A huge part of personal development along with forgiveness, is learning to let go. The gift of non-attachment is a big one. It is also an incredibly freeing tool. If you’re like anyone I know, you likely struggle sometimes with the practice of letting things go, because most of us do. Our ego clings to things extra hard when we begin to follow a path of freedom and non-judgement.
So, what does one do when wrestling with one’s own mind in a fit of lettin go of something? The first thing I would recommend would be to see if you can shift or open up your perspective of not only the situation/outcome/feeling you’re clinging to, but to the clinging and gripping itself. Ask yourself if what you are white-knuckling to is bringing you well-being, productivity towards a solution, or if this act is serving the higher good of anyone else in the situation/outcome/feeling.
The answer is likely no to all of those examples. With smaller or less emotionally charged circumstances, purely asking yourself that series of questions, “Is this bringing me well-being? Is this bringing me closer to moving on or finding a solution? Is this serving the highest good of anyone involved?” will free you, or allow you to free yourself from that attachment mindset and move on.
With the deeper, or more emotionally charged circumstances I would objectively do some reflection or introspective work. Have you learned your lesson from the events or the way your are feeling as a result? If not, I can promise you that you will not be able to grow before you learn this lesson that’s being presented. However, please acknowledge that this does not call for more clinging to whatever your problem is.
It calls for a lot of quiet and stillness. When there is a lesson at hand and you aren’t quite sure of what it might be or what it is supposed to be, the answer is to go inward. To go inward to listen, not to think. If you’re searching for the lesson you are needing to learn, it is best not to have panicky, stressed, thoughts that are trying to figure it out, but rather to just quietly and consistently ask for the answer to be shown to you.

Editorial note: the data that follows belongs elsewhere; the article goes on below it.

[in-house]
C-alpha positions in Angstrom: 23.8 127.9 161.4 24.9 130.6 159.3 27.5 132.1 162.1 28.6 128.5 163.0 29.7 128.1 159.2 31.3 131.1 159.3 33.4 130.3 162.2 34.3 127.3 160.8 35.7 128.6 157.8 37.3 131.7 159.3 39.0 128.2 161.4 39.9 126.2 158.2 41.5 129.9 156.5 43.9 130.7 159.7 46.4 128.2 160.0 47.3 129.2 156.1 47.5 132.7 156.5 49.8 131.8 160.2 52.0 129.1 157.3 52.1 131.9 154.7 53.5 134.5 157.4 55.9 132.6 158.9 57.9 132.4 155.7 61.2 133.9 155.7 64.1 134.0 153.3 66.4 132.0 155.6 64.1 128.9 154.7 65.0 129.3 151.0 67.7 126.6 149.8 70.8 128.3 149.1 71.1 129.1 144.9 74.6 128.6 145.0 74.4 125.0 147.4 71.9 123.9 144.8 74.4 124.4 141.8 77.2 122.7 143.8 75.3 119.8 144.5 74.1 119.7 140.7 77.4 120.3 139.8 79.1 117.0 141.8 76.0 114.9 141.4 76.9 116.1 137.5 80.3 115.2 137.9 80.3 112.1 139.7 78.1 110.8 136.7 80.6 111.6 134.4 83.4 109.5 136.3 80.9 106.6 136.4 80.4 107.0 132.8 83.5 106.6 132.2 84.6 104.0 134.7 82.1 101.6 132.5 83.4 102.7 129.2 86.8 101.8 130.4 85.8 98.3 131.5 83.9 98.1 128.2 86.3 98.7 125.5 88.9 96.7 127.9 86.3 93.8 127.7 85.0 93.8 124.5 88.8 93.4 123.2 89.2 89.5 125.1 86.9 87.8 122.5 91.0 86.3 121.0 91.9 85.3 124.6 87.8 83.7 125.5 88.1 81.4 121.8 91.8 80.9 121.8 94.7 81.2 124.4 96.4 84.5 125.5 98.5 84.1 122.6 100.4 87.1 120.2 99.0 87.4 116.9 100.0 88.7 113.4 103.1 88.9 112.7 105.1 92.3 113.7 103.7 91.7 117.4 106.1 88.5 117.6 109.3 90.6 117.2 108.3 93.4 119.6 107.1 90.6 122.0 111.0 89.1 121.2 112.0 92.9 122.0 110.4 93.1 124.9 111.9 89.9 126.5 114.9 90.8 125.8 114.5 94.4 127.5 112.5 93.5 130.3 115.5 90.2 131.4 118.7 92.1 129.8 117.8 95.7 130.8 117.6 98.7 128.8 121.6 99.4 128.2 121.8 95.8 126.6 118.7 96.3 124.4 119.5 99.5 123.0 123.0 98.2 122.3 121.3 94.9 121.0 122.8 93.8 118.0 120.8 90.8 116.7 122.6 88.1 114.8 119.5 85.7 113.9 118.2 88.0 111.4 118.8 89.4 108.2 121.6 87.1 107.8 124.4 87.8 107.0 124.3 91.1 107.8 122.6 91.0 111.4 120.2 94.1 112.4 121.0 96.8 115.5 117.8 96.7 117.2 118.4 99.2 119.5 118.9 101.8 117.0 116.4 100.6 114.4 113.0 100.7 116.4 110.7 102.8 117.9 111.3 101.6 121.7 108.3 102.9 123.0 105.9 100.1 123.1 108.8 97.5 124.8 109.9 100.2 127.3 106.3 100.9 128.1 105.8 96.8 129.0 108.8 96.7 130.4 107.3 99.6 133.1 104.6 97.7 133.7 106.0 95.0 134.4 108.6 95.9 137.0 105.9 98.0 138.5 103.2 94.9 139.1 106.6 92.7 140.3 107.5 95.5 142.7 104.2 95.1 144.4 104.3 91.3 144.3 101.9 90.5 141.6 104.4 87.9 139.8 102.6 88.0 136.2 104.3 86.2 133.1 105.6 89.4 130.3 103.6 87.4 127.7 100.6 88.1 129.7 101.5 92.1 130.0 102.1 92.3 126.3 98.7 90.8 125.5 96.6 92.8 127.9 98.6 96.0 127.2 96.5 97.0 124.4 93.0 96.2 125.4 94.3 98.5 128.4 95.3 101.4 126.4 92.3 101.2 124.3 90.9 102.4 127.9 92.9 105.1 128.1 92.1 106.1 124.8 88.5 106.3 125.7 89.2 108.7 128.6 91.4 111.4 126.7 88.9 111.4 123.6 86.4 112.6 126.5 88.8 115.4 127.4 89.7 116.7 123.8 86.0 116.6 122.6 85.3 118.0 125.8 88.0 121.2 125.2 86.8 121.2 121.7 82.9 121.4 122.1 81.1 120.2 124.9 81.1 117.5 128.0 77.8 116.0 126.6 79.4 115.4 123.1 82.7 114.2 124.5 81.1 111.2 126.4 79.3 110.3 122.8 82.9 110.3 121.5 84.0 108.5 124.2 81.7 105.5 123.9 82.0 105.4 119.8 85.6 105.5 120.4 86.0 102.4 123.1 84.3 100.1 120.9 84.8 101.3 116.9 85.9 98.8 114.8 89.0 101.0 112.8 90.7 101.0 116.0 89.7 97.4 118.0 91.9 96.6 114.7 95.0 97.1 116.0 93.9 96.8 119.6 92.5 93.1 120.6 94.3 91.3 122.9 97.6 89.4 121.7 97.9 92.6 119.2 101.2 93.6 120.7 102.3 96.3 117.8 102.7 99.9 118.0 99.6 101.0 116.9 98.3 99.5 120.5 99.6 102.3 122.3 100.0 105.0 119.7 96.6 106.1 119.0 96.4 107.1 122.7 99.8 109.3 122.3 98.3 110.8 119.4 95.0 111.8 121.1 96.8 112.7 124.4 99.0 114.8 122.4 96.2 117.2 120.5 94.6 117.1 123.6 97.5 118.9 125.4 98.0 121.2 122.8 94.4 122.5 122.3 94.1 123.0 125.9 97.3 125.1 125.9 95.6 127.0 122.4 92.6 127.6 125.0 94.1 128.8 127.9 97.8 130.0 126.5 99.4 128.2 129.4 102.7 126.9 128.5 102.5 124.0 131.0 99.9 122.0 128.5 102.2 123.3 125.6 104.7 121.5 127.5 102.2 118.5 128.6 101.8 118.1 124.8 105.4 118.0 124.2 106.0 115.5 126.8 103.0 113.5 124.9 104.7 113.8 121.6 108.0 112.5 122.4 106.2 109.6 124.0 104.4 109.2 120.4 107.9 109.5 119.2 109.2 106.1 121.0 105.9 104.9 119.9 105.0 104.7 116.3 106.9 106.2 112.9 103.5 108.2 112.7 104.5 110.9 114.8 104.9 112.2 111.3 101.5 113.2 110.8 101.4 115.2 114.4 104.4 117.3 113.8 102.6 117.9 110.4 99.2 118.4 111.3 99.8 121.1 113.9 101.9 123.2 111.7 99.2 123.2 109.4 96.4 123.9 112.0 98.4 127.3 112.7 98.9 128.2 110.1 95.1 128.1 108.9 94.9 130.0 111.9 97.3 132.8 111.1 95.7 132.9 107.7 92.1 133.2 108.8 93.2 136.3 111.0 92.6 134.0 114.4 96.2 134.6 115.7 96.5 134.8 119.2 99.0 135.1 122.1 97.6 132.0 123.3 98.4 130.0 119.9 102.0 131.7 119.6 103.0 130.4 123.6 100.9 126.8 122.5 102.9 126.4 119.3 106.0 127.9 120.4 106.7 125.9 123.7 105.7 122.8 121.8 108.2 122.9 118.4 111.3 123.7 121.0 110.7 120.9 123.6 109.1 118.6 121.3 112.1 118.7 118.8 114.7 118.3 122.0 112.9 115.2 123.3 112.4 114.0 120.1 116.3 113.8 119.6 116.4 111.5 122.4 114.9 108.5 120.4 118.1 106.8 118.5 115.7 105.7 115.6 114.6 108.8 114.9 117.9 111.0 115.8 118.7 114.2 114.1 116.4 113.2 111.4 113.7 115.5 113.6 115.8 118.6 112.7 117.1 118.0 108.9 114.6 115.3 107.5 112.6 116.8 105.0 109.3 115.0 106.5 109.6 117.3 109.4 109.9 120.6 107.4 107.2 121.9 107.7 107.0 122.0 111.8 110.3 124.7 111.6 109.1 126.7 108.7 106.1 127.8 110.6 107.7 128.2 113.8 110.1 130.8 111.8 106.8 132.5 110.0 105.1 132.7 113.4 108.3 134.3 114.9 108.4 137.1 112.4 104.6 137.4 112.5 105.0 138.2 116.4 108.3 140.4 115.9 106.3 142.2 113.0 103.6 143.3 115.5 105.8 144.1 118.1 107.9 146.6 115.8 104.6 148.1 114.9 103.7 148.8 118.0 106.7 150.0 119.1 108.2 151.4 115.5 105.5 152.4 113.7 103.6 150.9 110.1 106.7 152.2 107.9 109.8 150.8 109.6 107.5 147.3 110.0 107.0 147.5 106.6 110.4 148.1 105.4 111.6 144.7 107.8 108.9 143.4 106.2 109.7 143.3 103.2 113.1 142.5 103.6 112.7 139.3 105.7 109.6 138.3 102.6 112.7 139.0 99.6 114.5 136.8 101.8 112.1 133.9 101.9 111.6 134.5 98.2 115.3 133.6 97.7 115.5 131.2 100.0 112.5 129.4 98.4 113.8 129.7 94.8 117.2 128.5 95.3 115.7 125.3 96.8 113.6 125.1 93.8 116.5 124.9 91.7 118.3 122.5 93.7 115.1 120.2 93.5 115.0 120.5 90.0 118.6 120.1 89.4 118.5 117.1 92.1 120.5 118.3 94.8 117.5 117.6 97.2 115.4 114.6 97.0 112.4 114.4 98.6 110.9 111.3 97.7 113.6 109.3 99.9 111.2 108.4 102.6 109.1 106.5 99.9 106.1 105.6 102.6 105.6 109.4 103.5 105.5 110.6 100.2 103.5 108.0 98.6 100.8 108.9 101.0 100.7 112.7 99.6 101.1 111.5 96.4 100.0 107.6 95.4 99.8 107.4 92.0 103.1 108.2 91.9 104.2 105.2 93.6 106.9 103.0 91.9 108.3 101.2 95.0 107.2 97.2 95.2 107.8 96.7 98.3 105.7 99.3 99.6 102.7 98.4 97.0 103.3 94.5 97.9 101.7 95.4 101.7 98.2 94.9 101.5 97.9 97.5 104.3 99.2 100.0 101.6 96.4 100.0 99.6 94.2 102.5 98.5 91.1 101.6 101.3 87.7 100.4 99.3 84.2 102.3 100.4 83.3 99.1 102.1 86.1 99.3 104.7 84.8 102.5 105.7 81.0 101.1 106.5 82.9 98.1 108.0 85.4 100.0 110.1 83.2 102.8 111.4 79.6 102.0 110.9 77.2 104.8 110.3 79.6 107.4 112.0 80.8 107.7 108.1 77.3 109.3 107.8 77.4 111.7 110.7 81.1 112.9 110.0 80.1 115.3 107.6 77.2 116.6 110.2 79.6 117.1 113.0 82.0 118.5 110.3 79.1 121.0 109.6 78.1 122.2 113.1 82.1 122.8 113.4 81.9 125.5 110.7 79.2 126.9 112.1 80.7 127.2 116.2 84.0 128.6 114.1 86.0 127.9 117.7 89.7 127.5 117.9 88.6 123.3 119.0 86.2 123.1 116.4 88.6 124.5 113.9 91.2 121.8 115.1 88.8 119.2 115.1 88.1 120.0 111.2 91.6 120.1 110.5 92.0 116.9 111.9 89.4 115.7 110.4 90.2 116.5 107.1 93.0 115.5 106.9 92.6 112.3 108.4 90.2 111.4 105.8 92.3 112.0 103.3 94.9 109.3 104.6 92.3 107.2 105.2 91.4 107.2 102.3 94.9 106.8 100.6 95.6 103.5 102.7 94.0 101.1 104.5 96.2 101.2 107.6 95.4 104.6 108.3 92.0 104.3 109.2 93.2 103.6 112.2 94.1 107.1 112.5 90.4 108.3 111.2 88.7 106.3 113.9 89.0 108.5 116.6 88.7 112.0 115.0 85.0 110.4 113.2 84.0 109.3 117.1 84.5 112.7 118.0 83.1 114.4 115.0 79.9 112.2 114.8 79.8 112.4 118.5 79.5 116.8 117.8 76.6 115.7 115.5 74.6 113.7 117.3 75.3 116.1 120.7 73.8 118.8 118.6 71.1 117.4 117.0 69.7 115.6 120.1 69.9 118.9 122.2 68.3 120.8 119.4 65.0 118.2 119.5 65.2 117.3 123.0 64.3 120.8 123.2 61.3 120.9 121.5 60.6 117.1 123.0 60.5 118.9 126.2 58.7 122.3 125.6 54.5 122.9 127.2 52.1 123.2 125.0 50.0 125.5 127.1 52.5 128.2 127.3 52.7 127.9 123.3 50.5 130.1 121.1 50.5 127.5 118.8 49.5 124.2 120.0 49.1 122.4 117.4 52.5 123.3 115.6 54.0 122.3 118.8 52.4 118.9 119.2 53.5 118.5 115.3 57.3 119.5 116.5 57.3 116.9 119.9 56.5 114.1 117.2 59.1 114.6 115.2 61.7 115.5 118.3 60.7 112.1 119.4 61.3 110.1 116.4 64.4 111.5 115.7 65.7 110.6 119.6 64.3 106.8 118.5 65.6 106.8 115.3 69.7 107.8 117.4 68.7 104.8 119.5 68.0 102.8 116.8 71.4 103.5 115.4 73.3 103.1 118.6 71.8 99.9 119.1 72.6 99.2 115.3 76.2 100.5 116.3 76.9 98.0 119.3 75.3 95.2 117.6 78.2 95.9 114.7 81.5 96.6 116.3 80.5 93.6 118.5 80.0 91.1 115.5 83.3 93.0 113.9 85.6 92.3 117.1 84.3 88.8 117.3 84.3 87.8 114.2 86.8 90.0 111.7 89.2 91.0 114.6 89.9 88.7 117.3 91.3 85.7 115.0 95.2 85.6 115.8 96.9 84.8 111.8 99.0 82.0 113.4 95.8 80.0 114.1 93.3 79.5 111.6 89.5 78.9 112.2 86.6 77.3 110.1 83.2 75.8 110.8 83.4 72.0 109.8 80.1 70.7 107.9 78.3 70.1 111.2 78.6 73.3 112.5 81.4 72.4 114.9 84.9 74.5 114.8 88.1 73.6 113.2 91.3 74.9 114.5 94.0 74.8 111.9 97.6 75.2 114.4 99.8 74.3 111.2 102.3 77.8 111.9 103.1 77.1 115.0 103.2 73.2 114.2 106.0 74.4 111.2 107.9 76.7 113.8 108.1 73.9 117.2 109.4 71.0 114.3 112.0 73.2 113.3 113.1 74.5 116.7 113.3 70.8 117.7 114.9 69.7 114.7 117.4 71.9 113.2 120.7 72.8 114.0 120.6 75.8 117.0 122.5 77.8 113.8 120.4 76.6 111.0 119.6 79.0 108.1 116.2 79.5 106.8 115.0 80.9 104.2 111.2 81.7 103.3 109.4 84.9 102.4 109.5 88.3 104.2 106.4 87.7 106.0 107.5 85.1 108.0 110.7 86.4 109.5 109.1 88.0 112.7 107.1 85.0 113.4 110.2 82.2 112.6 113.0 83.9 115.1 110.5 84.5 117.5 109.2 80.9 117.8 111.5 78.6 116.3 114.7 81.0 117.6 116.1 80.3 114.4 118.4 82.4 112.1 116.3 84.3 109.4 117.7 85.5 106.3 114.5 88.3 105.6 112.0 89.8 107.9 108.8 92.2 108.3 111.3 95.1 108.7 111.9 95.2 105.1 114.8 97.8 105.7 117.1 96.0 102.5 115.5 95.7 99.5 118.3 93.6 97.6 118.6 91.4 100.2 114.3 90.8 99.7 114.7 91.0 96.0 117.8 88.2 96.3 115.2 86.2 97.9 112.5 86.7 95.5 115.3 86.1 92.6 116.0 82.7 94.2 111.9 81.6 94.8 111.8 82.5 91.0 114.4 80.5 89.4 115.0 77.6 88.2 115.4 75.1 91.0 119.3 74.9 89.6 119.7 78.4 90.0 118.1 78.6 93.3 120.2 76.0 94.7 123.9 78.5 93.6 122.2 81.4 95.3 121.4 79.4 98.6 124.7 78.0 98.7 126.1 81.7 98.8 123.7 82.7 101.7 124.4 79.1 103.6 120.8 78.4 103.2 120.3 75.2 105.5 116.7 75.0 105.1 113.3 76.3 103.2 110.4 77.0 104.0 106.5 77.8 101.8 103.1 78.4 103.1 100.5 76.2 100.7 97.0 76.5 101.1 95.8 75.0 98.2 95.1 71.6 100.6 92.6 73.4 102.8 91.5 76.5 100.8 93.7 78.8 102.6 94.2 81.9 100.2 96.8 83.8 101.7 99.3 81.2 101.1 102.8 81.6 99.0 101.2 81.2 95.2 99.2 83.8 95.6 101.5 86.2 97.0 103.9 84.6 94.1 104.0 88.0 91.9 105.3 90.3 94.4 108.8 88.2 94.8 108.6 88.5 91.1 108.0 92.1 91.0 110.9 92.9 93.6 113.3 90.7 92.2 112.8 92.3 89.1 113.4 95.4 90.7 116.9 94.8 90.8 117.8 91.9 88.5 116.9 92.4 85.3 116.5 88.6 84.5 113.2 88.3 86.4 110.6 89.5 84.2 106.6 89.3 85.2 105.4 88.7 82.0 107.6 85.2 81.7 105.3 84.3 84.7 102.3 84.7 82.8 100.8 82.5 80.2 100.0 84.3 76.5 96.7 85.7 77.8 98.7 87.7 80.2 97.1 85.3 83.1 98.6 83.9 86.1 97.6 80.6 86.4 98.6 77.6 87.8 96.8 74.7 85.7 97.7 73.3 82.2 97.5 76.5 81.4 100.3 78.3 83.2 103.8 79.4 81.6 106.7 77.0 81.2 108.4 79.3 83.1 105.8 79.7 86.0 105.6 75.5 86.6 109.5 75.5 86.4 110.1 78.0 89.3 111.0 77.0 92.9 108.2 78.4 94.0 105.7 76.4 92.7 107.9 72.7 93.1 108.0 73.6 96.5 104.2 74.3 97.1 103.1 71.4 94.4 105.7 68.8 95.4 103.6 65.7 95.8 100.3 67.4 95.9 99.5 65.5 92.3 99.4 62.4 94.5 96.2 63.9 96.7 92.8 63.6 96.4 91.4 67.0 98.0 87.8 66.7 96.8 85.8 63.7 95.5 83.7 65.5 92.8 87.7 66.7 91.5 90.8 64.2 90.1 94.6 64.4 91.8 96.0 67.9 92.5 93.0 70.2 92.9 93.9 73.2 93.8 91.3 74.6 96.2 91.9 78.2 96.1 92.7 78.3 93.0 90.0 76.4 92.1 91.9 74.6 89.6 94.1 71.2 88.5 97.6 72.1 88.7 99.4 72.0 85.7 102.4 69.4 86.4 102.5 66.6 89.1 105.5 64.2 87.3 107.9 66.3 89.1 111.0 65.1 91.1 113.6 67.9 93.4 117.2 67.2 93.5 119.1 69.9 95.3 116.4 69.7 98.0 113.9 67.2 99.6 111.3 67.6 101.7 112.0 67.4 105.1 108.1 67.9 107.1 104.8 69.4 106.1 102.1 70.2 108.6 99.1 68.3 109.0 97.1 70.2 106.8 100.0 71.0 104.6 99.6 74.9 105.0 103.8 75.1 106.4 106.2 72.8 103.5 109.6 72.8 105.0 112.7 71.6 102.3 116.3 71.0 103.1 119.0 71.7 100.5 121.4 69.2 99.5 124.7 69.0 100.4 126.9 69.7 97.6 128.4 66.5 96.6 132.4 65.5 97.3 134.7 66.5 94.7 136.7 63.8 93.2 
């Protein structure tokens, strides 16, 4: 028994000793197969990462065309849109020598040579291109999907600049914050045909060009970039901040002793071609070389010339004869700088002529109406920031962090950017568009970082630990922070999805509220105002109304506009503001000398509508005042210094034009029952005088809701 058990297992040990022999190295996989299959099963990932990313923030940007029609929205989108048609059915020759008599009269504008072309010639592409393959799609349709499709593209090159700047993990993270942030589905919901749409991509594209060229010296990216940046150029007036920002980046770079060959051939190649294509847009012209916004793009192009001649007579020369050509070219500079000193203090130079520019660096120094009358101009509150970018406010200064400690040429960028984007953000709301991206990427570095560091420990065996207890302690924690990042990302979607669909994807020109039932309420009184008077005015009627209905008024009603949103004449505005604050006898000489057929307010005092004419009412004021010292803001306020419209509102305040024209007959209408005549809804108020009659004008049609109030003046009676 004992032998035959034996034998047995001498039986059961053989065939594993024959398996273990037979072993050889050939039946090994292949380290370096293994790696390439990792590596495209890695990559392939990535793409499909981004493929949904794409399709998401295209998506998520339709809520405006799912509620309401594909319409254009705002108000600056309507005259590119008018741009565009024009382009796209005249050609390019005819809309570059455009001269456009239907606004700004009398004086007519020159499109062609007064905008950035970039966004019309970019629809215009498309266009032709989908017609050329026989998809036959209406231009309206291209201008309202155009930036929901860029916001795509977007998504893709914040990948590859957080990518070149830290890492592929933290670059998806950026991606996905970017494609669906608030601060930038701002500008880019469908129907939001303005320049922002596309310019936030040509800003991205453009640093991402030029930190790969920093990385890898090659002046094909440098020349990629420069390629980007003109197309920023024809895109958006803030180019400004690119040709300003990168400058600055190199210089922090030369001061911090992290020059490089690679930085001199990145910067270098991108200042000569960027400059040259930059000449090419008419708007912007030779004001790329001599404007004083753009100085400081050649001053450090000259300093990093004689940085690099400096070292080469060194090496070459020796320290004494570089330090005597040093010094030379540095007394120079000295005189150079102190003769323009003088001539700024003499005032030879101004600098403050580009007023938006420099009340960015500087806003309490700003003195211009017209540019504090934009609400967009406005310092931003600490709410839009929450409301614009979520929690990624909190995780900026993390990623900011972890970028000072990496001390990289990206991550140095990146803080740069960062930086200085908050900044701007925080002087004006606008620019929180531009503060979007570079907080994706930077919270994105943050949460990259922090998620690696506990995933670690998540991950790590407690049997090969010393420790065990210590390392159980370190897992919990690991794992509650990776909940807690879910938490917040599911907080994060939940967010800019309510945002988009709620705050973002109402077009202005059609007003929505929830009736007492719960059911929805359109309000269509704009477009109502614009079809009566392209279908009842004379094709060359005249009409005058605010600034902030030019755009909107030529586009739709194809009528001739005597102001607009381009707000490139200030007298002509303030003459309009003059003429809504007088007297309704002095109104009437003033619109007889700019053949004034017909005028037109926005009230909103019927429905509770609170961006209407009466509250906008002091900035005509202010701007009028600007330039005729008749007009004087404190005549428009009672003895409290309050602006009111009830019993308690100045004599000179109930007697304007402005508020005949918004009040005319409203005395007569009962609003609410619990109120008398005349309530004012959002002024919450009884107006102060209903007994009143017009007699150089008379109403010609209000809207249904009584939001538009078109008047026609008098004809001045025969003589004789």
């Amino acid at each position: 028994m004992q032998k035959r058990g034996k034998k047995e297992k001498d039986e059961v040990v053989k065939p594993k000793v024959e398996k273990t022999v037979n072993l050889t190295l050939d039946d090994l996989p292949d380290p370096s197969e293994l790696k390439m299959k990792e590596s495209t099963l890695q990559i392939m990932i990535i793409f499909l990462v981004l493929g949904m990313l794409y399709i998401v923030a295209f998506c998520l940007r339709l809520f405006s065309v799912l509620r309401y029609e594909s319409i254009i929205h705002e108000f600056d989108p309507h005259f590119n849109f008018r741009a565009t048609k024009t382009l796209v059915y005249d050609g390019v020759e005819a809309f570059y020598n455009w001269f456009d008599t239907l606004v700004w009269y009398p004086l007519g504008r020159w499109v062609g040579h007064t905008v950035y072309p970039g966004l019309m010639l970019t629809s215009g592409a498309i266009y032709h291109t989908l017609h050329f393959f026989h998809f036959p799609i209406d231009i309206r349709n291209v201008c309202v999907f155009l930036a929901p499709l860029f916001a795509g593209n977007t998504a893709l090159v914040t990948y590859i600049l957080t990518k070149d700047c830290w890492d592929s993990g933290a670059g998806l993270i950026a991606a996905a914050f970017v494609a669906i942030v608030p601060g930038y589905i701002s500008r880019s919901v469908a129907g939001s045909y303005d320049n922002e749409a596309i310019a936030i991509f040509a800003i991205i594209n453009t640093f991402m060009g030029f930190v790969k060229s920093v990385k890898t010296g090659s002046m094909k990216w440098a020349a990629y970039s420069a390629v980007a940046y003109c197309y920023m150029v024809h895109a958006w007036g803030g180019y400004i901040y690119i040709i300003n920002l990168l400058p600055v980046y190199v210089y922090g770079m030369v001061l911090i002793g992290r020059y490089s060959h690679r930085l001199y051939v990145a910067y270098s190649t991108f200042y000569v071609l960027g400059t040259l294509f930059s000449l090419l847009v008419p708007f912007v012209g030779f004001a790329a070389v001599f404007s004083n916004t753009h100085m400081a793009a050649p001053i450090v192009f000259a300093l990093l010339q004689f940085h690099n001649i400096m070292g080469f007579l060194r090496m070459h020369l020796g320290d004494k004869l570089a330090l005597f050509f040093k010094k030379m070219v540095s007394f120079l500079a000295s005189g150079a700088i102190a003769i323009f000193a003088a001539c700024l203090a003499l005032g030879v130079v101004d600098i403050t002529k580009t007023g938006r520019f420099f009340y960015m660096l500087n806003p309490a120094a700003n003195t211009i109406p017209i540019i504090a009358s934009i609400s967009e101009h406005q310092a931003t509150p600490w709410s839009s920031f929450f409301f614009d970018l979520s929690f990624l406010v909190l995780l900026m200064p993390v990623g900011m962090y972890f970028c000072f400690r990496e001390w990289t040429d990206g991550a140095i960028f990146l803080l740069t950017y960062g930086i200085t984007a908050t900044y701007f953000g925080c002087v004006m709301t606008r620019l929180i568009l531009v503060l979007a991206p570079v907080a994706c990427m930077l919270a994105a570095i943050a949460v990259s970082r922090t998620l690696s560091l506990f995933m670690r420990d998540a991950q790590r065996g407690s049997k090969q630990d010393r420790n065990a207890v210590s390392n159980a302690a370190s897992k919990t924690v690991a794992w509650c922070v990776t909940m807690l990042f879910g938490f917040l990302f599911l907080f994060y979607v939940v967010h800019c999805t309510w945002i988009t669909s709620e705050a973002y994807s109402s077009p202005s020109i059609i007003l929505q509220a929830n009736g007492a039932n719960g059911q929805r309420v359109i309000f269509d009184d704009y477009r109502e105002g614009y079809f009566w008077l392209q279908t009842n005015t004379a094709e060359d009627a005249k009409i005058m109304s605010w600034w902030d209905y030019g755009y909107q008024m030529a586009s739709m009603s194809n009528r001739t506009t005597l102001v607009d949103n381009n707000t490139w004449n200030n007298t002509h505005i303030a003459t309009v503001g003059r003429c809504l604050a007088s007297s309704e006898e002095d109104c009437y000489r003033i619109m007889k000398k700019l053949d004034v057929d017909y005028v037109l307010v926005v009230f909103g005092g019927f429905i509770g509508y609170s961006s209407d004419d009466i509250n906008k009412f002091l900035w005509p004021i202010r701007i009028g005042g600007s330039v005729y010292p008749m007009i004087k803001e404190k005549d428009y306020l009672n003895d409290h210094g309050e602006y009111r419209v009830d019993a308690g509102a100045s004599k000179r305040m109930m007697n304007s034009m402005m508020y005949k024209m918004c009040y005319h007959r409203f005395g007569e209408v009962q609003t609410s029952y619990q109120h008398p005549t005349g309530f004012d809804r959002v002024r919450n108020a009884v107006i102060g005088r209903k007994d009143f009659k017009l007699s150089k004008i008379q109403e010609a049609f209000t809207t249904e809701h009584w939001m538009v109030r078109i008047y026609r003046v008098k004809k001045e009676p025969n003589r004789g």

Your answer will come as soon as your mind gets clear and open enough for it to arrive, I can guarantee you that.
Another method to aid your process in letting go is to look at what you are holding onto for what it is. Are you holding onto something that is of darkness or of light? Holding onto darkness is not only painful, but dangerous. You may have noticed I used the term ‘white-knuckling’ earlier, and I used it for a reason. Think about how you feel when you are holding onto something that tightly.
It hurts, and not in the subtly pretty way that can be real. It just hurts. And think about how you feel after you let go of that grip (whether you feel safe in doing so or not), your hand relaxes, opens up, and though it may have some achiness in the days after it only hurts a mere fraction compared to before.
Letting go does not mean to forgive, or to even move on. It purely means to decide you are done spending your energy in an imbalanced way on something that is not detrimental. Forgiveness will come with other experiences. Letting go is a way of releasing the pain, stress, and worry you may be holding. Any other growth will come further down the road, but you cannot get there until you first let go.
I think many of us can agree that letting go is a lot less scary than holding on is, anyway.